Microvast on February 1, 2021, issued a press release titled “Microvast, a Leading Innovator of EV Battery Technologies, to List on Nasdaq Through Merger with Tuscan Holdings Corp.”

The press release said:

Microvast, Inc., a leading global provider of next-generation battery technologies for commercial and specialty vehicles (“Microvast” or the “Company”) and Tuscan Holdings Corp. (Nasdaq: THCB) (“Tuscan”), a publicly-traded special purpose acquisition company (“SPAC”), announced today that they have entered into a definitive merger agreement that will result in Microvast becoming a publicly listed company. Upon the closing of the transaction, the combined company will be named Microvast Holdings, Inc. and is expected to be listed on the Nasdaq Stock Market under the new ticker symbol “MVST.”

Eight days later, it was announced by Tennessee Gov. Bill Lee that Microvast planned to build a lithium-ion battery facility in the U.S.

The company hid its connections with China so well that it initially managed to win support for the DOE grant from some Tennessee members of Congress, including some who are China hawks.

A source familiar told Breitbart News in a statement on Friday, “Last year, Senator [Marsha] Blackburn’s office, along with Congressman [Mark] Green, wrote a letter supporting a Department of Energy grant to Microvast, a company with operations in Tennessee, Florida, and Texas, who is proposing to add more jobs in Tennessee. The company presented itself to the members as an American company headquartered in Texas and concealed any potential affiliation with Beijing. Following the recent allegations, Blackburn and Green wrote to the DOE seeking a full investigation and called on the agency to rescind the grant if the company is indeed tied to the CCP.”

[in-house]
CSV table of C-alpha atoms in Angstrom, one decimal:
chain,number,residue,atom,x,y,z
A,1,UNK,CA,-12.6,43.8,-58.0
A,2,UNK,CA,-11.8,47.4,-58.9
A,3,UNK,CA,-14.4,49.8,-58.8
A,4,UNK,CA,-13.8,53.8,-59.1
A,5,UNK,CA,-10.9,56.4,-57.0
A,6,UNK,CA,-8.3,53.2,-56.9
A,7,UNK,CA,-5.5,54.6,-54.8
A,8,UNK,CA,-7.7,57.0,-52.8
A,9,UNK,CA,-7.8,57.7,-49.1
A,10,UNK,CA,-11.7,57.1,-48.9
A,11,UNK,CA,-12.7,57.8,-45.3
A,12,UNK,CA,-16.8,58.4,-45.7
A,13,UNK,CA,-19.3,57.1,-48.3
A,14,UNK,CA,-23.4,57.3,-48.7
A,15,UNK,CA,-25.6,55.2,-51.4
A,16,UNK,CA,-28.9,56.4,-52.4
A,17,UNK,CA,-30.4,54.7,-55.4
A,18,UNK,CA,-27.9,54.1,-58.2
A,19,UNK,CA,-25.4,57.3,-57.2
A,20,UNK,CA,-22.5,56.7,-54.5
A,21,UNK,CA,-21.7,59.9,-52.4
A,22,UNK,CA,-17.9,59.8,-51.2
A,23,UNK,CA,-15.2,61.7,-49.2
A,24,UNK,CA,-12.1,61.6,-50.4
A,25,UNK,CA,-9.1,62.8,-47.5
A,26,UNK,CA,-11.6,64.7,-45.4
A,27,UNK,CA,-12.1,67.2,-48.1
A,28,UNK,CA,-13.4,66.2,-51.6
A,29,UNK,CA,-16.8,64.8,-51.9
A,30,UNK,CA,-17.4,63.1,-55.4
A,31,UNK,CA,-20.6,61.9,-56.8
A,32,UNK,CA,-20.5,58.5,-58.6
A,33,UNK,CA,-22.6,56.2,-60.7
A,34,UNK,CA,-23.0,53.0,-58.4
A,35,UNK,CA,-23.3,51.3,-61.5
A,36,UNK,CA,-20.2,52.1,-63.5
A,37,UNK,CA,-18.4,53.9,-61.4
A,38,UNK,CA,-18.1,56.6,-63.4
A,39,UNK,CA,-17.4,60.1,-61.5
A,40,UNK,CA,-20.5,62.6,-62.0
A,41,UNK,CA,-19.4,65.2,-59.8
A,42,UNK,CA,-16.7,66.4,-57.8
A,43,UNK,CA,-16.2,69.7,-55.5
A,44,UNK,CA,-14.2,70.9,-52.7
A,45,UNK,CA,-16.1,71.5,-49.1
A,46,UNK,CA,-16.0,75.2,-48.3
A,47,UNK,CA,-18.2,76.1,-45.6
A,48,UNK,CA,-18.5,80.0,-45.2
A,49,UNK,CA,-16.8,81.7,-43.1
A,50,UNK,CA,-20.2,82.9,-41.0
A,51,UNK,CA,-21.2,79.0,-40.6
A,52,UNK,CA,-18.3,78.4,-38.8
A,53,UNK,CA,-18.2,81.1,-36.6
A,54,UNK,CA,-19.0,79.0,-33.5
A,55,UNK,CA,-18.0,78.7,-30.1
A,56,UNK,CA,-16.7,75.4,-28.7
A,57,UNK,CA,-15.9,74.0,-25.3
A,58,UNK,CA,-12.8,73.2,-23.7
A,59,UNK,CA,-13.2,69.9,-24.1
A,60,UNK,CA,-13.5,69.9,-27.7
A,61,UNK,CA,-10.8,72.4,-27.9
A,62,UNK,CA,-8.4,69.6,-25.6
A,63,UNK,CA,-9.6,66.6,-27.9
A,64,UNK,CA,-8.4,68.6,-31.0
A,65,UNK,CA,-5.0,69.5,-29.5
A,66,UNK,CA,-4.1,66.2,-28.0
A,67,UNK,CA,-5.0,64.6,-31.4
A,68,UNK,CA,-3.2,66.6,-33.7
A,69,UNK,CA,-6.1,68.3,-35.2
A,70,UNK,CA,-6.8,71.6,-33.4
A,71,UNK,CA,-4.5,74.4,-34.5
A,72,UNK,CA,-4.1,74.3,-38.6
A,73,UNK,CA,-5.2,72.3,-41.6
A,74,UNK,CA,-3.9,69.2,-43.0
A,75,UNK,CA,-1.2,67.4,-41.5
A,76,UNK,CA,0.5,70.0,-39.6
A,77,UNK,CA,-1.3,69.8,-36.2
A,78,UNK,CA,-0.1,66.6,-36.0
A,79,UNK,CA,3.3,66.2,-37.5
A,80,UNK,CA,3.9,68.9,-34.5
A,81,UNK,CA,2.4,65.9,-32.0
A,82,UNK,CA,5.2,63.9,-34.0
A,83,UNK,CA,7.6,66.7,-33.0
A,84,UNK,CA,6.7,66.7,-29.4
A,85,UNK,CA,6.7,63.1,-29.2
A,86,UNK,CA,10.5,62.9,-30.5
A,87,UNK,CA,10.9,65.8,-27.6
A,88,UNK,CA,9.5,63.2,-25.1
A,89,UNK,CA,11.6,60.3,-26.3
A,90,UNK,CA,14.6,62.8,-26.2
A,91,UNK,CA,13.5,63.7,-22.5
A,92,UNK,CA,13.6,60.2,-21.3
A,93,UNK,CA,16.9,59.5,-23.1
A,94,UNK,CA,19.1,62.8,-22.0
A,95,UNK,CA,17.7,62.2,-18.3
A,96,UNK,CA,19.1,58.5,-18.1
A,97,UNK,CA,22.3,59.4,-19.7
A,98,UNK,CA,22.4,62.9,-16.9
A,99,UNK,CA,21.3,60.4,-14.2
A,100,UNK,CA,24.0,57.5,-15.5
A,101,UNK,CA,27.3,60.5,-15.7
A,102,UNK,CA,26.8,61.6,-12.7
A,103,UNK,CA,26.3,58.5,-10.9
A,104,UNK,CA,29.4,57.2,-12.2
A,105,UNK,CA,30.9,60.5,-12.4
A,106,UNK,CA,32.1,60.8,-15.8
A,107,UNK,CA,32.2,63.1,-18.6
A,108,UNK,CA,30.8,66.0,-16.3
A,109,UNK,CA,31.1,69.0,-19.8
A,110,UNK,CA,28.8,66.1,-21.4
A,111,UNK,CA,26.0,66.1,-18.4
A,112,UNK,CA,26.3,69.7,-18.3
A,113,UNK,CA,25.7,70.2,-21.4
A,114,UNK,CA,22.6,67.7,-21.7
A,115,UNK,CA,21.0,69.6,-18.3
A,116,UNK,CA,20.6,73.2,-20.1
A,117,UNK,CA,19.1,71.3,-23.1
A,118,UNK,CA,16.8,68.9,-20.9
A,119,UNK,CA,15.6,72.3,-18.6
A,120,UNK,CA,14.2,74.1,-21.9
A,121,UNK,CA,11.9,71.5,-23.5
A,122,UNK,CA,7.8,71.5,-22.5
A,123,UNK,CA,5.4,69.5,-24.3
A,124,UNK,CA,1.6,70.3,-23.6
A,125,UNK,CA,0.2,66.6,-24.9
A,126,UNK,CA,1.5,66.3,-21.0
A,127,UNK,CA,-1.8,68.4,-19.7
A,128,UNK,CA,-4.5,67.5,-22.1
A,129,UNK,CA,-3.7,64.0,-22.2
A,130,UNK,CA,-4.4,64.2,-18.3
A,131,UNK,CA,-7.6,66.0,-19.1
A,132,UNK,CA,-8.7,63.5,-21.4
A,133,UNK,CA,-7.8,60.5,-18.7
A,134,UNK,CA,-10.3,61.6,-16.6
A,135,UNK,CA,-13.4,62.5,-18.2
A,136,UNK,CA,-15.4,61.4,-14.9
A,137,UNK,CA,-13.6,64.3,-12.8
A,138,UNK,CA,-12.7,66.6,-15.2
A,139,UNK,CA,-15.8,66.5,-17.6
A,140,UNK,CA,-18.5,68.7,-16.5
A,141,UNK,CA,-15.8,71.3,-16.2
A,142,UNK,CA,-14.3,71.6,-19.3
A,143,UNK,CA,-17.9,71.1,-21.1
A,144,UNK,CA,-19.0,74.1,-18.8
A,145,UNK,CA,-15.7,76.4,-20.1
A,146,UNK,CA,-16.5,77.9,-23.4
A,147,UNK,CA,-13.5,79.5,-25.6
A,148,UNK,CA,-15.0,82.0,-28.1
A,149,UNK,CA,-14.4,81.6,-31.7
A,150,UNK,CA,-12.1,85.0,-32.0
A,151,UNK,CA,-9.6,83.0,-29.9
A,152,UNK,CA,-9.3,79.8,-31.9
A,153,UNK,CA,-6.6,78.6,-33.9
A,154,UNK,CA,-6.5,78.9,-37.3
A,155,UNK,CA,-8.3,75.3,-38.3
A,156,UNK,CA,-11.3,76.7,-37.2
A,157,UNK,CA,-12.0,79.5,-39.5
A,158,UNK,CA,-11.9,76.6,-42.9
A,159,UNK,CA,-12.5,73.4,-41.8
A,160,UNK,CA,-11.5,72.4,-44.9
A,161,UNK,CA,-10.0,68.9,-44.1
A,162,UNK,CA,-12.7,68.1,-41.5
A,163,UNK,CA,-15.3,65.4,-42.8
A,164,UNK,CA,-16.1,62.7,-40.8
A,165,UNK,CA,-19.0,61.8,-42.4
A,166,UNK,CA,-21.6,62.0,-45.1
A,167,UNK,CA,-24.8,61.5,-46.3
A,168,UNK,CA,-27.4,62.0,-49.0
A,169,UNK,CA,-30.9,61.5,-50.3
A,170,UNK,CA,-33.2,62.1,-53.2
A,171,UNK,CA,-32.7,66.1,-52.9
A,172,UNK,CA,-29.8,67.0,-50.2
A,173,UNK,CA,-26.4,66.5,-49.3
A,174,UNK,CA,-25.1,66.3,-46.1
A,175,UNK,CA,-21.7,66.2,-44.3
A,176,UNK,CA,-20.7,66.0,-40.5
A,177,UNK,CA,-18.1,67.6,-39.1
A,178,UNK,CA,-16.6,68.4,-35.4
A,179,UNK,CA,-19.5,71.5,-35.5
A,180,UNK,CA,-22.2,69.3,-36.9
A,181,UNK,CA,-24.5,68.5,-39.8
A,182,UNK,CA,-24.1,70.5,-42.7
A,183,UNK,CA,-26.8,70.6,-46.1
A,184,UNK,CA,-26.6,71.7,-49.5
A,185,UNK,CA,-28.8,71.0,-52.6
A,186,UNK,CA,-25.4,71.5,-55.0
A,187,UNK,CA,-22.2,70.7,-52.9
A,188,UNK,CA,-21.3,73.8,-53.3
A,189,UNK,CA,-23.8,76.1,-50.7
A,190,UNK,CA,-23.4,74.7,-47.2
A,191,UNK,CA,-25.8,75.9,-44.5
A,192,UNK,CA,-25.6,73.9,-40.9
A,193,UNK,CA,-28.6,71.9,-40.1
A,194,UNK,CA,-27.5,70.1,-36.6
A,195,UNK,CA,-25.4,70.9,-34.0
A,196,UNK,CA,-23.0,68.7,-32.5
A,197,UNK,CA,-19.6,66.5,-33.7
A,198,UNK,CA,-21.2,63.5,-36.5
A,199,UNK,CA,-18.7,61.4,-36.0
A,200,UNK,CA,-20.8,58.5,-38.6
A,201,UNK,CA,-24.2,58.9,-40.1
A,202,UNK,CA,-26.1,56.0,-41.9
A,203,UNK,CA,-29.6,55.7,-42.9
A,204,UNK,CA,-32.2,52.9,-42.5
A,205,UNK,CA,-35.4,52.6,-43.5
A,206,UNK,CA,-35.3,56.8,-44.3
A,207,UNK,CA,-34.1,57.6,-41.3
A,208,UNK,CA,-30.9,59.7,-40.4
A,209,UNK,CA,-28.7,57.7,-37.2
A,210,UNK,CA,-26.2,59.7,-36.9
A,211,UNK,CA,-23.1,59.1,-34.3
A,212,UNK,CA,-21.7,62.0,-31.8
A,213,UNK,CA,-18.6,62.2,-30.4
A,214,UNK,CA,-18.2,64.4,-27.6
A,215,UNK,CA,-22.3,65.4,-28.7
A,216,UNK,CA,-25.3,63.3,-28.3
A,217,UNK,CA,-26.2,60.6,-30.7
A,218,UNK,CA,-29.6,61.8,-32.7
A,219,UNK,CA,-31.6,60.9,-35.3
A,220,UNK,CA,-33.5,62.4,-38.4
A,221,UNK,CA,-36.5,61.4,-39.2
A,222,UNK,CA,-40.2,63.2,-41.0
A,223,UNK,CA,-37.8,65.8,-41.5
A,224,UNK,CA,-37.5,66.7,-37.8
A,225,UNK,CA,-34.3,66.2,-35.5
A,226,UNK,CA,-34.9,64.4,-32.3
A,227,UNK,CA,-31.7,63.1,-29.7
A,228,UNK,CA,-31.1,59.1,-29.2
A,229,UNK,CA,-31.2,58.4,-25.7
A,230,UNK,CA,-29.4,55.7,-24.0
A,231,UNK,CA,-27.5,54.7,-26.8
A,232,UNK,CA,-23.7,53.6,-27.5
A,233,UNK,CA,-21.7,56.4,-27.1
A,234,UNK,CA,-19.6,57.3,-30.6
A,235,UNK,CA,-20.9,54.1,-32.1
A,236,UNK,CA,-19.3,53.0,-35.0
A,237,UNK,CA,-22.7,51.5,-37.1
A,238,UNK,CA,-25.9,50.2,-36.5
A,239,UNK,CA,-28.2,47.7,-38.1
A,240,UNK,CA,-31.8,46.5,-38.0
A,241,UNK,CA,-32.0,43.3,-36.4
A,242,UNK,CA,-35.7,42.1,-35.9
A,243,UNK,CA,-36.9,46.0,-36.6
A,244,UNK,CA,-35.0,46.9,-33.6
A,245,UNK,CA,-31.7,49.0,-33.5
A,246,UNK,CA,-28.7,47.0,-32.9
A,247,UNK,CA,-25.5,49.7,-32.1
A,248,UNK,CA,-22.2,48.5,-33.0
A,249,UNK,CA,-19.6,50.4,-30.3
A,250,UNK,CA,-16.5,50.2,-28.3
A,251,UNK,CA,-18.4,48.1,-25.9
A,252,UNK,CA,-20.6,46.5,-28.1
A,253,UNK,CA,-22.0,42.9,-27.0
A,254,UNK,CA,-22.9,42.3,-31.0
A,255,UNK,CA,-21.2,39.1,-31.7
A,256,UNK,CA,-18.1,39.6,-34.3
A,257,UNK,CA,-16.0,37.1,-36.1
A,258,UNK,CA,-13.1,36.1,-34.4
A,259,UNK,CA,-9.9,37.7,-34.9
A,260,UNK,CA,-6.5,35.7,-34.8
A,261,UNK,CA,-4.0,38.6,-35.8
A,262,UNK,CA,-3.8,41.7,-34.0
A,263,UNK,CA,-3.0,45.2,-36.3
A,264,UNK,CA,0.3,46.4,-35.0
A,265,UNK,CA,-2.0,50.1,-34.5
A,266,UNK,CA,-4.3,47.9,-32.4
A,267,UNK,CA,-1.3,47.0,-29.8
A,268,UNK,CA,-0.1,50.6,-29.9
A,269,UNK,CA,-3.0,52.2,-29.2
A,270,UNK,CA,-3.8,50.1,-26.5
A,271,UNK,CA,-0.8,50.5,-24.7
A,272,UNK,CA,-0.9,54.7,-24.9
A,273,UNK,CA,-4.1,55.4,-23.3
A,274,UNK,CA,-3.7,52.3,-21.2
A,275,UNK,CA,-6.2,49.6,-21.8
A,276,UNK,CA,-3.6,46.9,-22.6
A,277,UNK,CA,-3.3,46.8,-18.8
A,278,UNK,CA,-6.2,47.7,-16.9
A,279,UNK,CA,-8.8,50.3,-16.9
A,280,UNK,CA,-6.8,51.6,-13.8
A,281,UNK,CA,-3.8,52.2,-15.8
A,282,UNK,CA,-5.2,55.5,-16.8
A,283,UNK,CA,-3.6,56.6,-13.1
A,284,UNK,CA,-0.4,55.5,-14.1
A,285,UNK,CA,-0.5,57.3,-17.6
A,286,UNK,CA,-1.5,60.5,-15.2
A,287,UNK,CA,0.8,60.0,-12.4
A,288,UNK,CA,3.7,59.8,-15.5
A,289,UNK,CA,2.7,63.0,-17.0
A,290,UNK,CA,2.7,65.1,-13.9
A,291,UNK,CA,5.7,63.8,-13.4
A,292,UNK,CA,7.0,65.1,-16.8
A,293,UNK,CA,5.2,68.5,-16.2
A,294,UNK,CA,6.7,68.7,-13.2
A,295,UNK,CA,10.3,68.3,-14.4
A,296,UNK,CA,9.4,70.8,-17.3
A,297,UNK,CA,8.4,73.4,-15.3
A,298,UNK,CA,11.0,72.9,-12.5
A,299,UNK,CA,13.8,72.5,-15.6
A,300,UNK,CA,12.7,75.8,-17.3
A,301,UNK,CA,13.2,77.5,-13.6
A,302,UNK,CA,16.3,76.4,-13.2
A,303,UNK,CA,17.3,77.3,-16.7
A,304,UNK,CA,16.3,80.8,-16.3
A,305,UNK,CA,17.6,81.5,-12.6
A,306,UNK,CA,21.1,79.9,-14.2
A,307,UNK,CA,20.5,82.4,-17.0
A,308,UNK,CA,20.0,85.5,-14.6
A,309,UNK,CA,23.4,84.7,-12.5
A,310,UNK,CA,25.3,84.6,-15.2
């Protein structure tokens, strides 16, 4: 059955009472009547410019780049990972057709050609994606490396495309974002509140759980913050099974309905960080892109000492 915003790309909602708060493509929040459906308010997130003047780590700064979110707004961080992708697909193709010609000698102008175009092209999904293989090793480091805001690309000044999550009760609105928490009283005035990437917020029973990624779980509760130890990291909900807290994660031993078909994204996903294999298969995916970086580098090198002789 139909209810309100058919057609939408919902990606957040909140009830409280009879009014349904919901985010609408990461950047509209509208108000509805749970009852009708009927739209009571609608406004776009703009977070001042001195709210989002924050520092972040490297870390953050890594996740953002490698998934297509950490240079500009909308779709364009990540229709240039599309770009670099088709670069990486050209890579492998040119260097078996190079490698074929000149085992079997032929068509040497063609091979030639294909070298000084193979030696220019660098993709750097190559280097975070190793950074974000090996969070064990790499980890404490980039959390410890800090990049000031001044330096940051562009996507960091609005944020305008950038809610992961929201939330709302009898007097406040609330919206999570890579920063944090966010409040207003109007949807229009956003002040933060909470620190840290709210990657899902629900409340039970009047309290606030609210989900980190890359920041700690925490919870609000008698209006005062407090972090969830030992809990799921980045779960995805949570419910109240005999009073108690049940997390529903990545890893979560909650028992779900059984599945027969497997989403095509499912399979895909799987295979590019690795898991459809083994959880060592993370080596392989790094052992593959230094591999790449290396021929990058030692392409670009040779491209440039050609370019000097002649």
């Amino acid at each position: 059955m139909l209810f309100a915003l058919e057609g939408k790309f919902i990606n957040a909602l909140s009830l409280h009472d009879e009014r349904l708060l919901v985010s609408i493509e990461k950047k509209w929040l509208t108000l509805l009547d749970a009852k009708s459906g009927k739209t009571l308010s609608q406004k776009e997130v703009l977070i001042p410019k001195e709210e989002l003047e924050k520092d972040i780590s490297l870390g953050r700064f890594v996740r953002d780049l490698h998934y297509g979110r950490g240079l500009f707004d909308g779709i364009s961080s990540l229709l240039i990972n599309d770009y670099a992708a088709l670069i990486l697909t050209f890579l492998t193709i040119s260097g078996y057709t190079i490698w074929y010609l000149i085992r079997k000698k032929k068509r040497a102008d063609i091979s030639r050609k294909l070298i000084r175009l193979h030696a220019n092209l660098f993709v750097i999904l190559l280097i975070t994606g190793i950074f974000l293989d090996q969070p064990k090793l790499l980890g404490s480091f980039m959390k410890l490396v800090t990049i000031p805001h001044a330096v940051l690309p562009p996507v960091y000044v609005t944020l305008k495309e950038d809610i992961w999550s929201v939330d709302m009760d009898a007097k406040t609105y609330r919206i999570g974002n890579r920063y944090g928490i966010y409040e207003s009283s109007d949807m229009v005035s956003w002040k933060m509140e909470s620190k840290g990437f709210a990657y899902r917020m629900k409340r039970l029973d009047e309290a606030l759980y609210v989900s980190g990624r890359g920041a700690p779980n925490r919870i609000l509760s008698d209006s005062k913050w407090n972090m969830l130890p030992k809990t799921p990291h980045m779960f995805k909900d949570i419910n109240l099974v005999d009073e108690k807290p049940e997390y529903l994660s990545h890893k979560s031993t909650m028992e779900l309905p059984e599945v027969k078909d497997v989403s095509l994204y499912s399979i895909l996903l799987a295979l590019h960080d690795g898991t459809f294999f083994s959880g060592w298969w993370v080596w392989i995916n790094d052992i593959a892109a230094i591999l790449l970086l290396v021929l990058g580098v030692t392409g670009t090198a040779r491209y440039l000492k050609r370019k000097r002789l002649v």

According to its December 31, 2021, annual report, Microvast Holdings Inc. still owns three subsidiaries in Huzhou, China: Microvast Power Systems, Co., Ltd.; Huzhou Microvast Electric Vehicle Sales Service, Ltd.; and Huzhou Hongwei New Energy Automobile Co., Ltd.

In May 2022, before Microvast received the grant, it was actually listed by the SEC as a company not in compliance with the Holding Foreign Companies Accountable Act, which is intended to prevent companies that employ China-based auditors from obscuring financial records from U.S. regulators.

The Arkansas delegation is trying to get answers from the DOE before the project goes any further. In their letter to Granholm, they wrote:

DOE’s vetting and oversight process is deficient. This is especially alarming, given that there is $7 billion in funding from the IIJA that has yet to be dispersed. Not only was this award in direct conflict with the grant’s stated intent, but it harms Arkansas’ economic growth due to the large lithium deposits in our state.

The U.S. government cannot continue to funnel taxpayer funds into Chinese-controlled companies and should apply strict vetting and oversight to any current or future federal funding opportunities.

The Associated Press

The reflection of a 2021 Ford Mustang Mach E is seen in the window as it charges at a Ford dealership in Wexford, PA, May 6, 2021. (AP Photo/Keith Srakocic, File)

“If the goal of this funding is to reduce U.S. dependence on foreign entities for critical minerals, why would DOE award funding to a company with obvious ties to the CCP?” they asked.

They have requested answers by February 21, 2023.

Victoria Coates, a senior research fellow specializing in national security and international affairs at The Heritage Foundation, called Microvast a “PRC front” in a recent op-ed on the matter in the National Interest.

She urged Congress to explicitly prohibit federal grants going to Chinese entities. “Doing so should be a top priority for the 118th Congress,” she wrote.

“If companies like Microvast wish to receive U.S. government contracts and subsidies, they should divest Chinese entanglements and submit a clean bill of health to the Energy Department before they receive the funding,” she said.

“The Biden administration should not be in the business of trying to tempt the company away from China with handouts, no matter how desperately it desires cheap lithium batteries,” Coates said. “If the Department of Energy cannot do this on its own initiative, as appears to be the case, Congress should require it to certify that no recipients of grants or subsidies have any ties to the PRC.”